Starting from the bottom page 56, Eliezer begins to fill us in with some background information, saying that it was quite odd that their group was forced to go to the depot that day, even though they weren’t required to work. While everyone was walking around, Eliezer heard some noises coming from the back. Being just a tad curious, he went closer to the sounds and saw Idek, his Kapo, in a small room with a girl. And like how curiosity killed the cat, he was soon punished for it. He received twenty five whip lashes and briefly fainted afterwards. Then, he was called to stand up and look at Idek. However, no matter how hard he tried, he found no energy left to support himself.

            “If only I could answer him, if only I could tell him that I could not move. But my mouth would not open.” – Eliezer

            I found this scene especially terrifying and cruel, because not only was Eliezer punished harshly for being in the wrong place at the wrong time, but also because his Kapo, Idek, wasn’t  punished for his own mistakes. Eliezer caught Idek doing something that was definitely inappropriate on the job, yet Idek punished Eliezer for catching him in the process of it. This shows how much power the Nazis had over all the Jews, and how lowly they thought of the Jews. Just a little bit of background information – the Kapos were essentially prisoners that carried out the orders and commands of the Nazi guards. It’s ironic that they’re prisoners themselves, yet they’re able to carry out orders from the Nazis and bring pain and agony other prisoners as if they were aliens. However, there’s also the fact that they’re just doing their job; if they fail to perform their duties, there would be severe punishments and possible even death. And yet again, this still shows how horrible the Nazis were towards the majority of the prisoners and the Jews.

            When I first read this scene, I couldn’t help but associate it with Uncle Tom’s Cabin, written by Harriet Beecher Stowe. Uncle Tom, like Eliezer, was also whipped senselessness near the end of the novel. They both were punished inhumanely and judged immediately by their ethnicity and religion. In fact, one of the reasons why Uncle Tom was whipped to death was because he refused to give up his belief in God.


            All of these reasons are part of why I believe this scene of the story is one that I both love and hate. It’s a really great story, chickeneers. If you guys haven’t read it yet, I completely recommend it. It’ll touch your heart while revealing horrible events of the holocaust. If you want more information on the holocaust, here’s a pretty informative link about Jewish life during that time period.

-Cinnamon Roll.

5/20 Quote of the Day

“I love my pizza so much, in fact, that I have come to believe in my delirium that my pizza might actually love me, in return. I am having a relationship with this pizza, almost an affair.”

― Elizabeth Gilbert, Eat, Pray, Love

This quote is hilarious! Oh pizza, how much I love thy taste ❤

-Cinnamon Roll. 


Don’t give in to temptation, don’t give in to temptation….Oops, too late.

Oh, temptation. It’s the reason why Adam and Eve were sinned, why Odysseus took so long to get back home in Ithaca after the fall of Troy, and it’s also the reason why you just can’t help but indulge that big slice of creamy cheesecake sitting on the table. You know what I mean.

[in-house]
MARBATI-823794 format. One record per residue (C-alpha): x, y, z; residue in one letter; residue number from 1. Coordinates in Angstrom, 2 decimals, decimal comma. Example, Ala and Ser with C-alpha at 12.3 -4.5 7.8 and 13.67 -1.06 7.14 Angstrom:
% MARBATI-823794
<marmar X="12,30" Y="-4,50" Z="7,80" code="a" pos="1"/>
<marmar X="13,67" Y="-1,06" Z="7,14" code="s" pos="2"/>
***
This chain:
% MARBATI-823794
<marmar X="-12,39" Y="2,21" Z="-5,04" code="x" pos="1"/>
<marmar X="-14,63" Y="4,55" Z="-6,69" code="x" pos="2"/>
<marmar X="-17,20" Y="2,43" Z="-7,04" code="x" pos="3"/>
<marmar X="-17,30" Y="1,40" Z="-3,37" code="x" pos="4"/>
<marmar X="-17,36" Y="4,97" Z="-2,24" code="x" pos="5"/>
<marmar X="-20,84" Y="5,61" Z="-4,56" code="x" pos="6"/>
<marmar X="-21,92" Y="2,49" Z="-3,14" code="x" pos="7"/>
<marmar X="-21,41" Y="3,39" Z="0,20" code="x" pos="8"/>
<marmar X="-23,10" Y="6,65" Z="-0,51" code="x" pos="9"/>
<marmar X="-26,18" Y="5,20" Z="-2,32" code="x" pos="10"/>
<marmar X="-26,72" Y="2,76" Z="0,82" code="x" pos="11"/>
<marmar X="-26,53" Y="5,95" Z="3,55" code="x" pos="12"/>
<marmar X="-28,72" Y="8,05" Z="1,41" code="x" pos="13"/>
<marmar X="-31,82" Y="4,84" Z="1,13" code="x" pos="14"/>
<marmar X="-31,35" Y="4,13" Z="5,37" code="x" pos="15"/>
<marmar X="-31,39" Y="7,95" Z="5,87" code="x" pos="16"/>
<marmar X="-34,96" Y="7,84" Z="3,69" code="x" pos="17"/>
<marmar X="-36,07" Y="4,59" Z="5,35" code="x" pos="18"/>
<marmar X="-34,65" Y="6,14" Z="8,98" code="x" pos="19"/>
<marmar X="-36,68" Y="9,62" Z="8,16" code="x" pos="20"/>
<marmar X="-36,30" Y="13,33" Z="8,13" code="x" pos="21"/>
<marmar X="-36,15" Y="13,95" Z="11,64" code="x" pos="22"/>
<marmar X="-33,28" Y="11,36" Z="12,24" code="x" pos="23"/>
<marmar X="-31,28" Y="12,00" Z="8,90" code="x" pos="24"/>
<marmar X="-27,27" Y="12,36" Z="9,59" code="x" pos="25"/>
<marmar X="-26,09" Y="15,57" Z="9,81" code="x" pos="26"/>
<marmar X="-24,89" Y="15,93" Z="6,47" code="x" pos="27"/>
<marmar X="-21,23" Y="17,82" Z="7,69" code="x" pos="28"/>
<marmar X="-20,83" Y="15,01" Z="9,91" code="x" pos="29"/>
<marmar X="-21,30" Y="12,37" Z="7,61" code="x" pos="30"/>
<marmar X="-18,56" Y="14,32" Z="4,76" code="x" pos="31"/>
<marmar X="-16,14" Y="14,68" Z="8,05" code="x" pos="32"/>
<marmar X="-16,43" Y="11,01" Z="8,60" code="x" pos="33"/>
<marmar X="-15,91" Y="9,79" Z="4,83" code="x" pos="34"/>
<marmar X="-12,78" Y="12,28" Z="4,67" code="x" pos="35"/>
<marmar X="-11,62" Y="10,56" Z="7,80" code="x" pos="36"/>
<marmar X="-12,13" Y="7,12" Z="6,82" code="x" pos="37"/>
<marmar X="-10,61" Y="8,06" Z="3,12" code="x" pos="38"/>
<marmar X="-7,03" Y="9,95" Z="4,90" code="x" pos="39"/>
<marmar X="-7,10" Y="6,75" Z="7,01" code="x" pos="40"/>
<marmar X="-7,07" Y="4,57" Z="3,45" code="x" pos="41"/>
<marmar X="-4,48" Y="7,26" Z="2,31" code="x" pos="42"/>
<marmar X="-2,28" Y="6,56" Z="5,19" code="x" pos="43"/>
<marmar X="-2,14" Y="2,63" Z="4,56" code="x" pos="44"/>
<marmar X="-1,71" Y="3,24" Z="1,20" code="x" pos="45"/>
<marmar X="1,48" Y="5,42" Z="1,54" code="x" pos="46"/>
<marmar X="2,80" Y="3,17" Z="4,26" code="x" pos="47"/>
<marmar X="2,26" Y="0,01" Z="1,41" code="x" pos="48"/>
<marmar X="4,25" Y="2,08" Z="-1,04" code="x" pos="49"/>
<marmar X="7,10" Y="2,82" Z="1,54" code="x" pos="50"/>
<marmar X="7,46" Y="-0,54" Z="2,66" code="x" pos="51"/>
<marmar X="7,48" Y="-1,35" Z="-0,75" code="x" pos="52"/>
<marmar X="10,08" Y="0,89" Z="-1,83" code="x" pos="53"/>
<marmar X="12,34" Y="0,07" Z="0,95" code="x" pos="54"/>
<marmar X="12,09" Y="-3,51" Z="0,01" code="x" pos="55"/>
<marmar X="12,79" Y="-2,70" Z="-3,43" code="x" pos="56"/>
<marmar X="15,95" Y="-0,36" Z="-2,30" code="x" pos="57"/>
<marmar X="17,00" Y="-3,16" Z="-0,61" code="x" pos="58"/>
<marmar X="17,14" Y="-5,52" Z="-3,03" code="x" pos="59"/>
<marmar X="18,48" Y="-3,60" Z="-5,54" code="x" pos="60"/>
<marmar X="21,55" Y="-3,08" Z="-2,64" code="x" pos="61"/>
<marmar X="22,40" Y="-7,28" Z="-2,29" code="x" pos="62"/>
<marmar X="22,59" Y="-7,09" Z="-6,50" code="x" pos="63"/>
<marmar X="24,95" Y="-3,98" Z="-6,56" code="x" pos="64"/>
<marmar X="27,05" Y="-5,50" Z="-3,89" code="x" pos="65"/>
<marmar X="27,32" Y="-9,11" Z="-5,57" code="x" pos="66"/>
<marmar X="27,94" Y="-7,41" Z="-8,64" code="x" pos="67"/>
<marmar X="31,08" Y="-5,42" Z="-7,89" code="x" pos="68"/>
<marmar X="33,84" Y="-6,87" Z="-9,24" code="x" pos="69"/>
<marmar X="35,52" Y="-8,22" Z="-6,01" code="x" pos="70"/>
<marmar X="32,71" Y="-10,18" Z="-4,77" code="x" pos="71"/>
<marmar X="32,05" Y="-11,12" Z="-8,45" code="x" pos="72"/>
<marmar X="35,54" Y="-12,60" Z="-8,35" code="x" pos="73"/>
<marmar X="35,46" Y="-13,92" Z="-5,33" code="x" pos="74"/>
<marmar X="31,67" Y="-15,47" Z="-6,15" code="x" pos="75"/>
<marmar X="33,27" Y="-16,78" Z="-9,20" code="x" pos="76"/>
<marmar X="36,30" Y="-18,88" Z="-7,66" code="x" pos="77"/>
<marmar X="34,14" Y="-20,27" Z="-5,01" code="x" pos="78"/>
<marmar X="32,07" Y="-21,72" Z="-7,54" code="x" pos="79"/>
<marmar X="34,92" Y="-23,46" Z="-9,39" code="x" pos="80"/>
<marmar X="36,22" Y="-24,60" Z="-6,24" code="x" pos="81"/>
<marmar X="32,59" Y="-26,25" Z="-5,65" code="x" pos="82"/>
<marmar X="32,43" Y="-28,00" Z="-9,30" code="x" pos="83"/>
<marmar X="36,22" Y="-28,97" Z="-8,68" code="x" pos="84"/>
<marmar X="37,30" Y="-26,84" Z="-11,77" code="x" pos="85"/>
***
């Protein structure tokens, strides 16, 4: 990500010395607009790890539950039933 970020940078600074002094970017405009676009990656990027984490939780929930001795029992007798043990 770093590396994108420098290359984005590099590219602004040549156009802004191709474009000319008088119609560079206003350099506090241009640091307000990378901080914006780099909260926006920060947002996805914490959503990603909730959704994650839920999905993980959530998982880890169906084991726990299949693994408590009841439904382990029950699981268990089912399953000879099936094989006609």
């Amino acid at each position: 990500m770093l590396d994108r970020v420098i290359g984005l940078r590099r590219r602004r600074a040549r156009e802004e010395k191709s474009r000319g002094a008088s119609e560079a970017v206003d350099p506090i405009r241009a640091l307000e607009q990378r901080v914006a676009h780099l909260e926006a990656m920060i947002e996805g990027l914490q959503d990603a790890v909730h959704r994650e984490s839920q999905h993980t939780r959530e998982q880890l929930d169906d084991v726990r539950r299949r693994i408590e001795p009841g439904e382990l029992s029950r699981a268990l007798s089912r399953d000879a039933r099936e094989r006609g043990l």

The theme temptation is used in many stories, new or old, and creates an interesting plot. I also saw it in the book Count of Monte Cristo, which I completely recommend you read if you haven’t done so already. I think Dumas is such an amazing and intelligent writer for finding logical ways to interrelate so many characters in the story. It’s like one of those super emotional Korean dramas written in text. Seriously, only without as many sappy love scenes and more action and plot twists. One of my favorite characters of the story is Caderousse, one of the big bad guys in the story. Not because I like greedy, lazy men, but because he’s the embodiment of the theme: temptation.

After escaping the Chateau d’If and receiving his fortune from the Isle of Monte Cristo, main character Edmond Dantes goes back to his hometown as Abbe Busoni, one of his alter egos, in order to find out what happened while he was gone. After talking to Caderousse, who at the time was a poor innkeeper, Edmond gave Caderousse a 5o,ooo frac diamond as a reward for being a ‘good friend’ to Dantes. But even after receiving the expensive diamond, greedy Caderousse and his wife wanted more.  When they met the jeweler, Madame Caderousse was the first one who thought of having him stay at the inn for “other purposes”. But although Caderousse initially was shocked and was completely against this idea, he eventually became the one that murdered both Madame Caderousse and the jeweler, took back the diamond, grabbed more banknotes and gold from a cupboard, and escaped into the darkness. All because of his greed and temptation, the same temptation that tells you that you’re not satisfied with just that one slice of cheesecake. Maybe just one more slice…. The same thing happens with chips, or at least for me. You can’t just have one chip. Or two for that matter. You’ll always want more, no matter how many you eat.


Caderousse will always want more money, no matter how much money good fortune brings to his door. And he wasn’t tempted just once in the story either. The second time he was tempted led to his death. He was talking to his fellow convict Benedetto (Andrea Cavalcanti), in which he told Caderousse that the Count wasn’t going to be at home the next day. Knowing the fact that the Count was extremely rich and wasn’t going to be at home propelled him to steal into the house at midnight, not knowing that the Count was given a warning  and was actually there as well. After confronting him with his alter ego Abbe Busoni however, he let him go, to have him be stabbed by Benedetto himself.

So, what does this teach us? Not to give in to temptation and greed. When it comes to food, giving in to temptation once in a while is okay, but the same doesn’t apply to crime. Stay in school, kids. And always love food.

Food more than people


-Cinnamon Roll.